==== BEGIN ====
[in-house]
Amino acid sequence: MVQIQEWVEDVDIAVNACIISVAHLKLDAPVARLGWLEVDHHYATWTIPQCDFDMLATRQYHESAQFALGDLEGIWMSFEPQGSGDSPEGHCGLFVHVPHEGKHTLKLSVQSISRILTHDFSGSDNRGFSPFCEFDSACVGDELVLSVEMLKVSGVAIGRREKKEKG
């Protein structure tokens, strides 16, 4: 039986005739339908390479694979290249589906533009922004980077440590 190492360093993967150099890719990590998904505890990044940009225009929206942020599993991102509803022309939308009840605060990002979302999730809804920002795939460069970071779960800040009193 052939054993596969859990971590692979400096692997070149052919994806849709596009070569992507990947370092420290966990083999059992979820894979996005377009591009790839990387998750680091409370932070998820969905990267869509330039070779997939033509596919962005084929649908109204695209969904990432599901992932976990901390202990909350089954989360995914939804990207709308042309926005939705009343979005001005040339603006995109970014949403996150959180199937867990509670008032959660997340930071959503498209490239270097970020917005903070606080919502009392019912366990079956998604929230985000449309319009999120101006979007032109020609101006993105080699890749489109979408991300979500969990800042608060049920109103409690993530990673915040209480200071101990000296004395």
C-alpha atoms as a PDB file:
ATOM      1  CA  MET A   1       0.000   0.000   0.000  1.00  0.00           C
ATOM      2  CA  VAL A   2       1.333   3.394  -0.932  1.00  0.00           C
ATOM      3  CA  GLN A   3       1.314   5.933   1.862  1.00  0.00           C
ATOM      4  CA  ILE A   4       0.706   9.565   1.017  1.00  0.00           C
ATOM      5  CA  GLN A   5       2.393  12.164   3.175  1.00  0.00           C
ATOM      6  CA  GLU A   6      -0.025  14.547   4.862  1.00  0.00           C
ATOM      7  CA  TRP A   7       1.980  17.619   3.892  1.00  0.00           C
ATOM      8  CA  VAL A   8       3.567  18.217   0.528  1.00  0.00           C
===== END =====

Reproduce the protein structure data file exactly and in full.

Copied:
[in-house]
Amino acid sequence: MVQIQEWVEDVDIAVNACIISVAHLKLDAPVARLGWLEVDHHYATWTIPQCDFDMLATRQYHESAQFALGDLEGIWMSFEPQGSGDSPEGHCGLFVHVPHEGKHTLKLSVQSISRILTHDFSGSDNRGFSPFCEFDSACVGDELVLSVEMLKVSGVAIGRREKKEKG
């Protein structure tokens, strides 16, 4: 039986005739339908390479694979290249589906533009922004980077440590 190492360093993967150099890719990590998904505890990044940009225009929206942020599993991102509803022309939308009840605060990002979302999730809804920002795939460069970071779960800040009193 052939054993596969859990971590692979400096692997070149052919994806849709596009070569992507990947370092420290966990083999059992979820894979996005377009591009790839990387998750680091409370932070998820969905990267869509330039070779997939033509596919962005084929649908109204695209969904990432599901992932976990901390202990909350089954989360995914939804990207709308042309926005939705009343979005001005040339603006995109970014949403996150959180199937867990509670008032959660997340930071959503498209490239270097970020917005903070606080919502009392019912366990079956998604929230985000449309319009999120101006979007032109020609101006993105080699890749489109979408991300979500969990800042608060049920109103409690993530990673915040209480200071101990000296004395």
C-alpha atoms as a PDB file:
ATOM      1  CA  MET A   1       0.000   0.000   0.000  1.00  0.00           C
ATOM      2  CA  VAL A   2       1.333   3.394  -0.932  1.00  0.00           C
ATOM      3  CA  GLN A   3       1.314   5.933   1.862  1.00  0.00           C
ATOM      4  CA  ILE A   4       0.706   9.565   1.017  1.00  0.00           C
ATOM      5  CA  GLN A   5       2.393  12.164   3.175  1.00  0.00           C
ATOM      6  CA  GLU A   6      -0.025  14.547   4.862  1.00  0.00           C
ATOM      7  CA  TRP A   7       1.980  17.619   3.892  1.00  0.00           C
ATOM      8  CA  VAL A   8       3.567  18.217   0.528  1.00  0.00           C